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Let's say I'm looking for any item that has a certain shape (outline) in a photo. but I can further classify it only according to particular features, that most of them are expected to be shown only in a smaller area of the the object itself.

How may I give more weight, in the model, to that particular area, in order to avoid wrong classification issues?

What is the flow, and are there specific tools that should be used for that purpose?

Example:

I want to detect all triangles in the image, and try to classify them like this: If triangle has 3 lines in its corner, it's A type. if only two lines, it's B type.

So the triangles outline composes 100% of the object, but we can see that the area where the red lines are present, is only about 10% of the object area. How may I give more weight and tell the model to carefully look for the details in that area, so it doesn't confuse A with B or vice versa, just because the other 90% of the shape is similar.

And Of course, I want the certainty level to be as close as possible to 100%, for both A and B, and to be distinguished from the other option.

So my goal is the get this output:

Purple Triangle ==> Type A, certainty, 99%. Type B: certainty: 50%

Green Triangle ==> Type B, certainty, 99%. Type A: certainty: 50%

enter image description here

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  • $\begingroup$ Well I am new in the computer vision,depending, you could try to train a convolutional neural network: you should train classifier for lines and triangles. get the values in the before the las layer, kind of "the probability that with will be triangle and probablity this could be a two lines" $\endgroup$ – jal j alvarez alvarez Oct 31 '20 at 19:20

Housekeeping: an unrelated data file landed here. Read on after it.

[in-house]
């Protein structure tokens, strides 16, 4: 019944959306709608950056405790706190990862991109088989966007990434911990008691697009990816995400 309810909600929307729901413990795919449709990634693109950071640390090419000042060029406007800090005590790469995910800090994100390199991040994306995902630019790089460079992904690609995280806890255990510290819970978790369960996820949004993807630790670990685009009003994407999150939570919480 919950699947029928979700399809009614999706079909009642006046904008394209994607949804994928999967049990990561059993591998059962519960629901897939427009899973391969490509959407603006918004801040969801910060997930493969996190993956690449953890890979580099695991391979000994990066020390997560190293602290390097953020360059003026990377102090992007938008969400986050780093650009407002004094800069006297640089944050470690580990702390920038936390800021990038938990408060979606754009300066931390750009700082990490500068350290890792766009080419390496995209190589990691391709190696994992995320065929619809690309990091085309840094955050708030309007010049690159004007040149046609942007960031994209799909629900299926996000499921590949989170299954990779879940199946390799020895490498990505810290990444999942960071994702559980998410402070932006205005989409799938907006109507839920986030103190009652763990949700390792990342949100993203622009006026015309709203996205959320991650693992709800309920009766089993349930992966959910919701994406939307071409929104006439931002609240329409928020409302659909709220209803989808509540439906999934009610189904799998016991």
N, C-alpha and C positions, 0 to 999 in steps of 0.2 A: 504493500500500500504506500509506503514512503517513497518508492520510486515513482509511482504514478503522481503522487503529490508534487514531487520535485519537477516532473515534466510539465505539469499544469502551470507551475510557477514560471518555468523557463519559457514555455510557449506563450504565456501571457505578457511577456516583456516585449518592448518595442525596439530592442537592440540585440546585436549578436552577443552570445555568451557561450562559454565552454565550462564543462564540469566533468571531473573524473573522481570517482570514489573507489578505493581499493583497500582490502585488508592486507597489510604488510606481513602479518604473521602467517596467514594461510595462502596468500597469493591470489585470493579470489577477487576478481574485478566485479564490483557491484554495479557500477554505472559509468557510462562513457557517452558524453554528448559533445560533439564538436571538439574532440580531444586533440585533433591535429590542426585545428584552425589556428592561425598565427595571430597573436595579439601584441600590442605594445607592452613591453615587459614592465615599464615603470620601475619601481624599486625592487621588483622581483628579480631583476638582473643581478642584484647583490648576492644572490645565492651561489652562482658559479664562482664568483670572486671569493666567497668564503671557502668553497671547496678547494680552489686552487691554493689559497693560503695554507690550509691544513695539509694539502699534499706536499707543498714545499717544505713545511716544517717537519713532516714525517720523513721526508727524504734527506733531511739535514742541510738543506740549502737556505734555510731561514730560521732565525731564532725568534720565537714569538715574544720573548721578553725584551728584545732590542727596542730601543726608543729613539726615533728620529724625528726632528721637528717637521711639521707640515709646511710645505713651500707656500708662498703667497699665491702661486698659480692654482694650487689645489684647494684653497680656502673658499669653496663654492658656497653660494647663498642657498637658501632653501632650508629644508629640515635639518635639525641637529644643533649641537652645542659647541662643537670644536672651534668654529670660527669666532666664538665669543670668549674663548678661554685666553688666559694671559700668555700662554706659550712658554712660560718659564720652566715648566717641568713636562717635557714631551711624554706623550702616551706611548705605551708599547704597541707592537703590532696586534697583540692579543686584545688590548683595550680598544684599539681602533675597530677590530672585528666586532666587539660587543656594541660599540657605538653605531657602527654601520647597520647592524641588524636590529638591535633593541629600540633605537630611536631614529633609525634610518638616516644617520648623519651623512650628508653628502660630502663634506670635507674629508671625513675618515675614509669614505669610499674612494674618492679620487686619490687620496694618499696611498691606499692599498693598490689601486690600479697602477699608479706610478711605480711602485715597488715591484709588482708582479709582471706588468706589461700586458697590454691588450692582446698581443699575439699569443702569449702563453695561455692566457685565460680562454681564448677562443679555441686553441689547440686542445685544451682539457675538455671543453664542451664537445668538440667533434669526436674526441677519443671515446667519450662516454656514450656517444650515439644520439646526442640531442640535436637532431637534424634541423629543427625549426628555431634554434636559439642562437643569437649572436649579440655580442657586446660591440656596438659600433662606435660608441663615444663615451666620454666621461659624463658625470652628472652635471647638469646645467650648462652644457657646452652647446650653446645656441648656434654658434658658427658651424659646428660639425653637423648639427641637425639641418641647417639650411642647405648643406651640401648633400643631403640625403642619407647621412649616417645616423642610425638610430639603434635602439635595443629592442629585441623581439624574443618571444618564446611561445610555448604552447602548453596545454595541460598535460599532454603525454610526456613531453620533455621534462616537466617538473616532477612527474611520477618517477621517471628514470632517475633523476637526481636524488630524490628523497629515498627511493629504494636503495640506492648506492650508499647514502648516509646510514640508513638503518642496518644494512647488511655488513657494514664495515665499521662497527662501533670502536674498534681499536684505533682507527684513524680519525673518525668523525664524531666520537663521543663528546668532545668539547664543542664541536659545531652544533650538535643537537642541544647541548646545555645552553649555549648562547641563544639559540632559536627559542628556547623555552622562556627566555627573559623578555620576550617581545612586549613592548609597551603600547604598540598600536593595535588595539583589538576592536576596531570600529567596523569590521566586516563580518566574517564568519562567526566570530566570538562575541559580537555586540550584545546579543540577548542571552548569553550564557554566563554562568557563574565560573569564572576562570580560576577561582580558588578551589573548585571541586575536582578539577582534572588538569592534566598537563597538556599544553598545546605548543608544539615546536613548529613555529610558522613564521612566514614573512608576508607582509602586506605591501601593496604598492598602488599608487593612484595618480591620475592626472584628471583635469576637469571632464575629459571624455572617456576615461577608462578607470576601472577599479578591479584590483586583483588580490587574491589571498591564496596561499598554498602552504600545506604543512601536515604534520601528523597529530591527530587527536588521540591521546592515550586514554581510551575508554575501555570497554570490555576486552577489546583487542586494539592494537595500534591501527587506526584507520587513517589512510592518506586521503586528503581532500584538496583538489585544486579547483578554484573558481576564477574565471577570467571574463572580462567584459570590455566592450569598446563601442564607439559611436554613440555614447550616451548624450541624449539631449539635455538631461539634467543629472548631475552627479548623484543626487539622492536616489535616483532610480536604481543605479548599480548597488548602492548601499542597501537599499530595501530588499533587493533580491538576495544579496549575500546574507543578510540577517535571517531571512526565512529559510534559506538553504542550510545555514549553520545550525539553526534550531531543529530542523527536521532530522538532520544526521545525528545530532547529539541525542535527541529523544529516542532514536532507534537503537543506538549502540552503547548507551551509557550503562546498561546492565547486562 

• $\begingroup$ So I don't know this for sure, but I think you could trains classifier that attempts to increase the classification gradients around these edges. $\endgroup$ – FourierFlux Oct 31 '20 at 19:44
  • $\begingroup$ @jaljalvarezalvarez in my real use case there won't be actual lines, the idea is that I want to give more weight to particular elements that are supposed to be found at the base of the triangle, but those elements do not have a particular shape that I can pre-train. $\endgroup$ – Stackaloo Oct 31 '20 at 21:56
  • $\begingroup$ Its very interesting question.. $\endgroup$ – jal j alvarez alvarez Oct 31 '20 at 22:07
  • $\begingroup$ One of the main strengths of deep neural networks is that they can learn representation of the data. It should be able to figure out on it's own what are the relevant features without you telling it what is relevant. Alternatively, you can try hierarchical approach - First, detect your main object (e.g triangle), extract relevant part of that object and then do classification on that extracted part only. $\endgroup$ – Brale Oct 31 '20 at 22:42

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